What is left to do is to just ‘bend’ the legs of our triangle apart and to focus on the water rich subsection - and we finally arrive at the commonly used orthogonal c(protein) versus c(precipitant) diagram.
We can consider a number of thermodynamically possible scenarios, their pathways depending on both the method chosen and the kinetics happening, in such a diagram:
The diagram above shows pathways of crystallization experiments through the phase diagram, with initial conditions represented as dots. In a vapor diffusion (VD) experiment, the ratio of protein to precipitant remains constant, and we actually move away from the water corner (origin) as we did in the pseudobinary section shown previously. The extension of the path has to go through the origin for VD experiments. A, B, D, G and F represent schematic VD experiments, although with different results. C describes the path for a dialysis experiment against higher precipitant concentration. It is important to note, that the precipitate endpoint of A just at the spinodal border is strikingly different from an endpoint inside the metastable region (D,G).
D and E represent microbatch experiments. The initial conditions are fixed in the metastable range in the classical batch experiment E, and again, kinetics determine the fate of the experiment. In case D a vapor transmissive oil mixture is used, and the solution additionally can move away from the water corner (with fatal consequences in my example).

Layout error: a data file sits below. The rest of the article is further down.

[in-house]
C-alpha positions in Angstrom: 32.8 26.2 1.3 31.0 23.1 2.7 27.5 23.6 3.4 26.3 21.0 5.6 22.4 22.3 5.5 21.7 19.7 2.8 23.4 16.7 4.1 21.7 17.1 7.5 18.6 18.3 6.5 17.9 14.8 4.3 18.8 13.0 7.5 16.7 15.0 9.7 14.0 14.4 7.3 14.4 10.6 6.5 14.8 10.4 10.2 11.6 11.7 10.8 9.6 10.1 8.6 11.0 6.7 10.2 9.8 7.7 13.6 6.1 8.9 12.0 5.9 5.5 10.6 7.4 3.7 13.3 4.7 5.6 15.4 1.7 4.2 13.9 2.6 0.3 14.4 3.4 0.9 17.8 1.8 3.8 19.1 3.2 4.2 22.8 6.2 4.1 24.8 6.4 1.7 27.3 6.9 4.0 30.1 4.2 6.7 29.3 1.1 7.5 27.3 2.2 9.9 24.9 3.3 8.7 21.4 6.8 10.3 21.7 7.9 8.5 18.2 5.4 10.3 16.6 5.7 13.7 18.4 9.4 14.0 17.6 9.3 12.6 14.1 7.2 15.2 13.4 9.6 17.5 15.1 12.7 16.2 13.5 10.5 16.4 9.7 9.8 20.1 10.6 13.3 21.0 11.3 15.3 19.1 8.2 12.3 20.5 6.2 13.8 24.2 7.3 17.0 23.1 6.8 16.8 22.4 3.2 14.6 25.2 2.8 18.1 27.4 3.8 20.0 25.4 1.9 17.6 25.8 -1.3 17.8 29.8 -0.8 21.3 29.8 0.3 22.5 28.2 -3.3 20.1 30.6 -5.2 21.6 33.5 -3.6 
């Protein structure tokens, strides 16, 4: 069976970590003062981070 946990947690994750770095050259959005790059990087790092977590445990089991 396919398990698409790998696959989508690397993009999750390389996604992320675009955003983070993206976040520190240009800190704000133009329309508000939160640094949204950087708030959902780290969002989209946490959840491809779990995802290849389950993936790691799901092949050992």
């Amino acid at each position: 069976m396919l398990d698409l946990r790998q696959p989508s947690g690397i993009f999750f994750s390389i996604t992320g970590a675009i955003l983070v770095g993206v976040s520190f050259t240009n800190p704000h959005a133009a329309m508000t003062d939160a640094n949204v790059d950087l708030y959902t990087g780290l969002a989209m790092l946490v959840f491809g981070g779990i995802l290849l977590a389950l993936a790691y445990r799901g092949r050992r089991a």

F and G are more detailed and complex representations of a VD experiment: In F, we move into the metastable region, first crystals form. While they grow, the solution becomes more dilute in protein, and the path moves down reflecting decreasing protein concentration c(p). At the same time it is possible that we enter a region that either favors different kinetics or a second solid phase, and we obtain a different crystal form, possible at the expense of the previously formed crystals (apoE).
In case G we observe a similar effect, the mixture crosses the precipitation line without nucleation. Once precipitate forms in the unstable region and we loose protein, we return into the metastable phase, and crystals can form. On occasion one sees crystals grow from precipitate, in particular at high initial protein concentrations (myoglobin, calmodulin, etc).
A variety of phase diagrams are used to describe phase composition, either represented as a function of temperature (as in detergent solution diagrams, lipid phase diagrams, etc) or as isothermal and isobaric sections of higher order phase space (as in crystallization pathway diagrams). These diagrams ultimately are determined by and from fundamental, invariant thermodynamic relations. They unarguably determine where in phase space certain phase relations (like crystallization) are possible and what is not possible. However, phase diagrams – as well as any parameters derived from thermodynamic properties – have no predictive power concerning the actual realization of a possible scenario. In contrast to the pathway independent fundamental thermodynamic functions, the kinetics determine the actual outcome of a process taking place within the confinement of thermodynamics. The results can be - and in fact often are - pathway dependent, and can be depicted in pathway diagrams.